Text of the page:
Is Your Carpet An Insect Inn?

From an insect point of view carpets are a cosy hotel offering camouflage from human eyes and 24 hour room service. Dropped crumbs and dead skill cells provide an endless food supply, not to mention the pile itself which is considered gourmet by some insects. The only potential downfall of the carpet hotel is the vacuum cleaner, though by relocating to outskirts, where the carpet meets the wall, insects can find respite from the terror of suction.

One insect which resists in many carpets is the house dust mite. These microscopic insects primarily live on dead skin cells. They don’t carry diseases, but they can cause allergic reactions in asthmatics and others who are allergic to their faeces. Since the average human sloughs off 10 grams of dead skin a week dust mites never go hungry.

Fleas flourish in the warmth of a nice, fleecy pile and also live off dead skin, but they are fond of digested blood from adult flea feces, hair and other organic debris. Most fleas overwinter in the larval or pupal stage with survival and growth best in spring or a warm, moist winter when the heating gets switched on. Adult fleas cannot survive or lay eggs without a blood meal, but may live for one year without feeding. The adult fleas fully develop inside a pupal cocoon a kind of “limbo” until it’s time to hatch and spring forth creating merry havoc for its victims.

Carpet beetles pupate in March following hibernation throughout the winter months. On emergence the adult beetles seek light, normally the closest window, so throw the windows open when you give your home a good clean. The eggs are cream coloured and about 0.5 mm long. The larva which usually emerges in spring is known as woolly bears which are hairy and about 2–4mm long, and may be brown, black or mottled brown/grey/ cream. As the larvae hatch, they eat through their surroundings, feasting on woollen fabrics, carpets and clothes, even wool/synthetic mixtures, but do not attack pure synthetic fibres.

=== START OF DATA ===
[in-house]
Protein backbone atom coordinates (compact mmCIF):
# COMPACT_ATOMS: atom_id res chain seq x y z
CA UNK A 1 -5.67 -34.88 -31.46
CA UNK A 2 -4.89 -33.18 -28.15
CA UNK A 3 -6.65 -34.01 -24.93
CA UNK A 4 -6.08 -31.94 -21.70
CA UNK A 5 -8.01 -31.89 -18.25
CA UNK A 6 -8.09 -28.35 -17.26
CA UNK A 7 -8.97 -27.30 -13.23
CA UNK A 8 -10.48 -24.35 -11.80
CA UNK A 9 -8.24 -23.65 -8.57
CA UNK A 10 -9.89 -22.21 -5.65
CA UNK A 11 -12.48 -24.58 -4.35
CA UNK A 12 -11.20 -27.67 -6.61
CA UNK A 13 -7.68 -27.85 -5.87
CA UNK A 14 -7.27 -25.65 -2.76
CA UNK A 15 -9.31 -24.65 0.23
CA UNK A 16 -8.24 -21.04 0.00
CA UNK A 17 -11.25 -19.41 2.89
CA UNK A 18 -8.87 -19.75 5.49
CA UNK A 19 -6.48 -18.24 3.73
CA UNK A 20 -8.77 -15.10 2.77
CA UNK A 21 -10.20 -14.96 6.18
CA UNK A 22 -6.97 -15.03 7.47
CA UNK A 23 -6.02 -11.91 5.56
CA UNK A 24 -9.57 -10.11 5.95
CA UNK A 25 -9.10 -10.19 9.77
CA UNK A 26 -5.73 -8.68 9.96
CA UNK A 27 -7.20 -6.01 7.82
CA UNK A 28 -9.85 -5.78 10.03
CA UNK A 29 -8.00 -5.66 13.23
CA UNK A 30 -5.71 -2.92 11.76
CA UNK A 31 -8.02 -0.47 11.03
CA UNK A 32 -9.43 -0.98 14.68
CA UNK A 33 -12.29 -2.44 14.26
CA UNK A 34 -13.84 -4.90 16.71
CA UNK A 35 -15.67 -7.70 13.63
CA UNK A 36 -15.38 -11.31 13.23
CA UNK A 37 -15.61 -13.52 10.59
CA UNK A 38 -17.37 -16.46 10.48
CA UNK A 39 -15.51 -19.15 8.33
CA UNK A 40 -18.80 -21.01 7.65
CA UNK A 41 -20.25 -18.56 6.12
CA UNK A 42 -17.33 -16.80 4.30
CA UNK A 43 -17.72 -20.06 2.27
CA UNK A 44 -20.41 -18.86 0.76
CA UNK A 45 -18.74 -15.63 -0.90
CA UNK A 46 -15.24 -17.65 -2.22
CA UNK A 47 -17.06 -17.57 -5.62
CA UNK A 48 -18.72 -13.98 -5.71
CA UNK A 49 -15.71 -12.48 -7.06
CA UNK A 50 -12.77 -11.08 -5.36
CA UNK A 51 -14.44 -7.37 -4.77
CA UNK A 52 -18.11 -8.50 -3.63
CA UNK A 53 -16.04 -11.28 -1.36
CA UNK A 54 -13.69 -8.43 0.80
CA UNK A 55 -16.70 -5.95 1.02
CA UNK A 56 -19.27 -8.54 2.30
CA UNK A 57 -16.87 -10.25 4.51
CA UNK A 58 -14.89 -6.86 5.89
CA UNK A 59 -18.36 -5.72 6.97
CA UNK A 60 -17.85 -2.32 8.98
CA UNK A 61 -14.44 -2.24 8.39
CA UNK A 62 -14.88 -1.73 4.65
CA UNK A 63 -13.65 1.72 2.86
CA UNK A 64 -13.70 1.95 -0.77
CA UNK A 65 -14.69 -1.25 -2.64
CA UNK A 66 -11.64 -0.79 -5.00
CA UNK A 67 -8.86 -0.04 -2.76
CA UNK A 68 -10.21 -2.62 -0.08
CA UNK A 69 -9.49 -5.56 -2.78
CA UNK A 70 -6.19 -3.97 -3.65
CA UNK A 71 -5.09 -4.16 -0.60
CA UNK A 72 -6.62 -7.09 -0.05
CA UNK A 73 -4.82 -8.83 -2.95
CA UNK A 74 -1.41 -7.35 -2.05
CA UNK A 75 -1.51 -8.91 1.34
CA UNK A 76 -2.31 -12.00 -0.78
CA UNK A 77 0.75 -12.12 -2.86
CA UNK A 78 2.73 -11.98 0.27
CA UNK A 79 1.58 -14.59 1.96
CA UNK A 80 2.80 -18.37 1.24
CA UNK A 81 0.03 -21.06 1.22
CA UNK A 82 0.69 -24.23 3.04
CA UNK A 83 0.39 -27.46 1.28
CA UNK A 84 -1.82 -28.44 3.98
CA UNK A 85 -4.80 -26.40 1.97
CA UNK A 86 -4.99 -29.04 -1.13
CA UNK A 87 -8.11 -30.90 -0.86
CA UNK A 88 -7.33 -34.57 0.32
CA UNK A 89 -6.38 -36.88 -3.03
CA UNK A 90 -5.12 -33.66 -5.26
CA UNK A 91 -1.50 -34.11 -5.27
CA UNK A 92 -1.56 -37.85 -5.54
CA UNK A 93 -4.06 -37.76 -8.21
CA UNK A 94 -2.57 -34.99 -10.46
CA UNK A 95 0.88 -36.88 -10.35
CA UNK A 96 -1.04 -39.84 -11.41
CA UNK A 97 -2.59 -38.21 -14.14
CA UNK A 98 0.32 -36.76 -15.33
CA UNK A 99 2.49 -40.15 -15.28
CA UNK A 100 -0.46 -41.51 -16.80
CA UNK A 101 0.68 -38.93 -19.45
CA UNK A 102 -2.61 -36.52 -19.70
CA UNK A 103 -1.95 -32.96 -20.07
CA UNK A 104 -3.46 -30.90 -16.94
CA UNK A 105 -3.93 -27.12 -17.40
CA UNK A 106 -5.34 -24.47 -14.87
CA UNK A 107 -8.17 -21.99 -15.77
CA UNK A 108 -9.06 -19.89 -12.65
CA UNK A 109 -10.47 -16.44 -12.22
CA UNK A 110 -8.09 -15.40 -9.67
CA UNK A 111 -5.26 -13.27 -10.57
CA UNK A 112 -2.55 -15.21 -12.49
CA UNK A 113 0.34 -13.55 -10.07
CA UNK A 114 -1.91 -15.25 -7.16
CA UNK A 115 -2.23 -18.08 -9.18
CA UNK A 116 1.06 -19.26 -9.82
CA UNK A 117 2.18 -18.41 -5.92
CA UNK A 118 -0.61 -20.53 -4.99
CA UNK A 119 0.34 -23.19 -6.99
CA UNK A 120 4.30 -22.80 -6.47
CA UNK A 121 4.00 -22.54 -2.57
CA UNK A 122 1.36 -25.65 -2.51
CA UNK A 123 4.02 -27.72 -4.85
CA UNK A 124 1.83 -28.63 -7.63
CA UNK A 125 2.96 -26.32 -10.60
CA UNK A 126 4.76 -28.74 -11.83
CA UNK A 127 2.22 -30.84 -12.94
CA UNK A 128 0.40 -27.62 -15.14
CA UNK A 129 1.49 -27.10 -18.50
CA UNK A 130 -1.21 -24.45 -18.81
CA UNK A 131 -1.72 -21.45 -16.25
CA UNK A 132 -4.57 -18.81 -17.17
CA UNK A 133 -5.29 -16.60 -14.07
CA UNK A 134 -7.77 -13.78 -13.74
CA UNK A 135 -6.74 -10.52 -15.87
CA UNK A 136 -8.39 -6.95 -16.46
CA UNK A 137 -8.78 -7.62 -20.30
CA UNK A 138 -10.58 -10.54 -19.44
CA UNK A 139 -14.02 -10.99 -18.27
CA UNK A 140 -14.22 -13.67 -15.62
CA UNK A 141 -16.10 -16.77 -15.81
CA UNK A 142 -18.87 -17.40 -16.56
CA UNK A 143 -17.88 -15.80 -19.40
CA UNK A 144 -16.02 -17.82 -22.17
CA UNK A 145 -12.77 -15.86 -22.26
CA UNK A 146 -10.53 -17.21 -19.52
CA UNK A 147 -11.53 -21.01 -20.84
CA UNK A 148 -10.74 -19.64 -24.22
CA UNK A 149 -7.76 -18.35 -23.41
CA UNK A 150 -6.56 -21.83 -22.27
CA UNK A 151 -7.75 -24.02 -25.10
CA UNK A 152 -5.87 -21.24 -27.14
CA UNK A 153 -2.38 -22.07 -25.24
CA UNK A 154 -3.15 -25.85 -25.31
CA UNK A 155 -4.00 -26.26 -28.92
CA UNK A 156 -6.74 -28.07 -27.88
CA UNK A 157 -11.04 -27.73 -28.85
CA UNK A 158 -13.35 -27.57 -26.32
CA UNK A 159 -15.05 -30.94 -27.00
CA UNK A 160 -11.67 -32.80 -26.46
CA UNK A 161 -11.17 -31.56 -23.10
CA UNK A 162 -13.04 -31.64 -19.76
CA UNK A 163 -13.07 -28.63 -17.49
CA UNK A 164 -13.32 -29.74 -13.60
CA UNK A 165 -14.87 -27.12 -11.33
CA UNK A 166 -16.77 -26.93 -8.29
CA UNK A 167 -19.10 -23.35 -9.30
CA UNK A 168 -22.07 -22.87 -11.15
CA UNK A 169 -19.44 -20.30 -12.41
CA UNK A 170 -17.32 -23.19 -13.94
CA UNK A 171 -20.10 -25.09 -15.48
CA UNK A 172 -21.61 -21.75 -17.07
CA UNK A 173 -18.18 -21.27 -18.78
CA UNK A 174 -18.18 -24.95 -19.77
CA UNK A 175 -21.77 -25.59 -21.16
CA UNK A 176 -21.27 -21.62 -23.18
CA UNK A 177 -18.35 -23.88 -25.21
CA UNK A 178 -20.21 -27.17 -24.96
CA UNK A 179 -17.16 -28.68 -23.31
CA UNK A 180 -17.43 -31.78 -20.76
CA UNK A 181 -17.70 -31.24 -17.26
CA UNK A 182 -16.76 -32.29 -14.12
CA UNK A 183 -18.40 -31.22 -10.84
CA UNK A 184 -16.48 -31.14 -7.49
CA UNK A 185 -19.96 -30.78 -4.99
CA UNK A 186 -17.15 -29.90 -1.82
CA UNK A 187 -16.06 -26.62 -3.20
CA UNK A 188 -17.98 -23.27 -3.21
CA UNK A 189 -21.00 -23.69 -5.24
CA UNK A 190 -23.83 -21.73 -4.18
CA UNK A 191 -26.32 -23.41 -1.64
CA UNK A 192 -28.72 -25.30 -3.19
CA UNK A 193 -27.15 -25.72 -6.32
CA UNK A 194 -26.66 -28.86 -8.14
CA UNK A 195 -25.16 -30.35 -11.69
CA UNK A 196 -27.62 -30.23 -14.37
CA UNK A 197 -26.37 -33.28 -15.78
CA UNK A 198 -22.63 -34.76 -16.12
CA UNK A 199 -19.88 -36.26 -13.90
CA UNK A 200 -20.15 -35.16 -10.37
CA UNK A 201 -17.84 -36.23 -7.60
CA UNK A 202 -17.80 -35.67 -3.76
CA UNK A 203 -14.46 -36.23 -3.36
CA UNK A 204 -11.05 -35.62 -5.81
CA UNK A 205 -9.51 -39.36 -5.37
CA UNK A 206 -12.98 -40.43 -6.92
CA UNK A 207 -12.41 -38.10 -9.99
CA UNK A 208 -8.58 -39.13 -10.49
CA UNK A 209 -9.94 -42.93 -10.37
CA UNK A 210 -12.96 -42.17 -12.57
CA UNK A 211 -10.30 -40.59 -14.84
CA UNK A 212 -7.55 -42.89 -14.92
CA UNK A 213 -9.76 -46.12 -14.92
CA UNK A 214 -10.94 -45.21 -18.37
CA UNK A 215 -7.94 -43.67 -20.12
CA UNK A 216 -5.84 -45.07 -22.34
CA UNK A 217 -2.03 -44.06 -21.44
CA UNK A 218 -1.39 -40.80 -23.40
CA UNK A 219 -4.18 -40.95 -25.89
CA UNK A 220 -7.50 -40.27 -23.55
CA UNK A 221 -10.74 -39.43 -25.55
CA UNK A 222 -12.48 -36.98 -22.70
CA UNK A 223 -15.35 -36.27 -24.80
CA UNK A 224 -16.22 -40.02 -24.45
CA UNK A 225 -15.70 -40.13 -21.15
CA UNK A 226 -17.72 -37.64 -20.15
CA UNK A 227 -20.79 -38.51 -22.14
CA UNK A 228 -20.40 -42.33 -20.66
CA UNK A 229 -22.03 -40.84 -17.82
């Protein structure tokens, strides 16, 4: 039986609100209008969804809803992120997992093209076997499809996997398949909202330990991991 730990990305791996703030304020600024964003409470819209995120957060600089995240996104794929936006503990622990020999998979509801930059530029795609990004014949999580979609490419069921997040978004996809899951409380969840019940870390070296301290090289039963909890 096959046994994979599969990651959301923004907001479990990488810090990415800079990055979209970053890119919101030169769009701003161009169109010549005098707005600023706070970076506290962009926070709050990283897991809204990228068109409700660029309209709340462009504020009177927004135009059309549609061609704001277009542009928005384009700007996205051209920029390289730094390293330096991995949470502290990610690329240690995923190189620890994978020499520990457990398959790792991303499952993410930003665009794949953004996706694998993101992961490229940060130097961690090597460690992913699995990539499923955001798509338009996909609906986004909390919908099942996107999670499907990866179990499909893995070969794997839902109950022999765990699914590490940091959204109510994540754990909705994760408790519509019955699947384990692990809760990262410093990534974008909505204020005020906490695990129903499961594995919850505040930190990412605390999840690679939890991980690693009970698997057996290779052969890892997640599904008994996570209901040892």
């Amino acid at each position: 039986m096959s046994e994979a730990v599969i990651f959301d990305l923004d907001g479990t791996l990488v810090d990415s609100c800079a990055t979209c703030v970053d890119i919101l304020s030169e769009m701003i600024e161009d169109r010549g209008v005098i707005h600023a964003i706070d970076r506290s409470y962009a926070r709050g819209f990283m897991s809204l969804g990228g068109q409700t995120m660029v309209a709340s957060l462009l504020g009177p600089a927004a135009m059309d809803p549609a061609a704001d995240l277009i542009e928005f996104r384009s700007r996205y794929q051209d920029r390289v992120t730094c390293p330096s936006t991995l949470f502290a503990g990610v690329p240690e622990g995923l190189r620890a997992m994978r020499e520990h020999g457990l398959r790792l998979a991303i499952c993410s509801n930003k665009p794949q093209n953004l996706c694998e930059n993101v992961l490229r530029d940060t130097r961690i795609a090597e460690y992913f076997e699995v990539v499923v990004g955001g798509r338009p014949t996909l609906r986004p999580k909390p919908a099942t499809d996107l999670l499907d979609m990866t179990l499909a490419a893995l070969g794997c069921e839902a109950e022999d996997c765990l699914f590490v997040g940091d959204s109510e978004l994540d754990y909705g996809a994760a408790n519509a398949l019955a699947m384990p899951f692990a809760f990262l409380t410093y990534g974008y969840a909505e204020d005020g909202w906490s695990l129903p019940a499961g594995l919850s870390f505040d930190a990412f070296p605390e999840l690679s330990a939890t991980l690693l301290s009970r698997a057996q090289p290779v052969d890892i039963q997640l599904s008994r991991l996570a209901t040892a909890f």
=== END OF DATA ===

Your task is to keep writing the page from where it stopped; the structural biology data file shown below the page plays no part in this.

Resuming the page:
Another guest in the carpet hotel may be bed bugs. They can’t fly and are normally found within 15-feet of the bed, usually in the mattress and foundation/box springs but sometimes they favour the edge of the carpet. If you suspect an infestation, vacuum tight to the skirting, especially near the head of the bed then deposit the vacuum cleaner bag immediately in a sealed bin. Steam cleaning carpets is good, but must be done before pesticide applications, so coordinate efforts with your pest control professional.

Prevention is far better than cure. Vacuum your carpet thoroughly, moving furniture away from the walls and get right underneath sofas and beds to evict unwanted insect guests who want to take a spring break within the comfort of your carpet.

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  1. Matt Green
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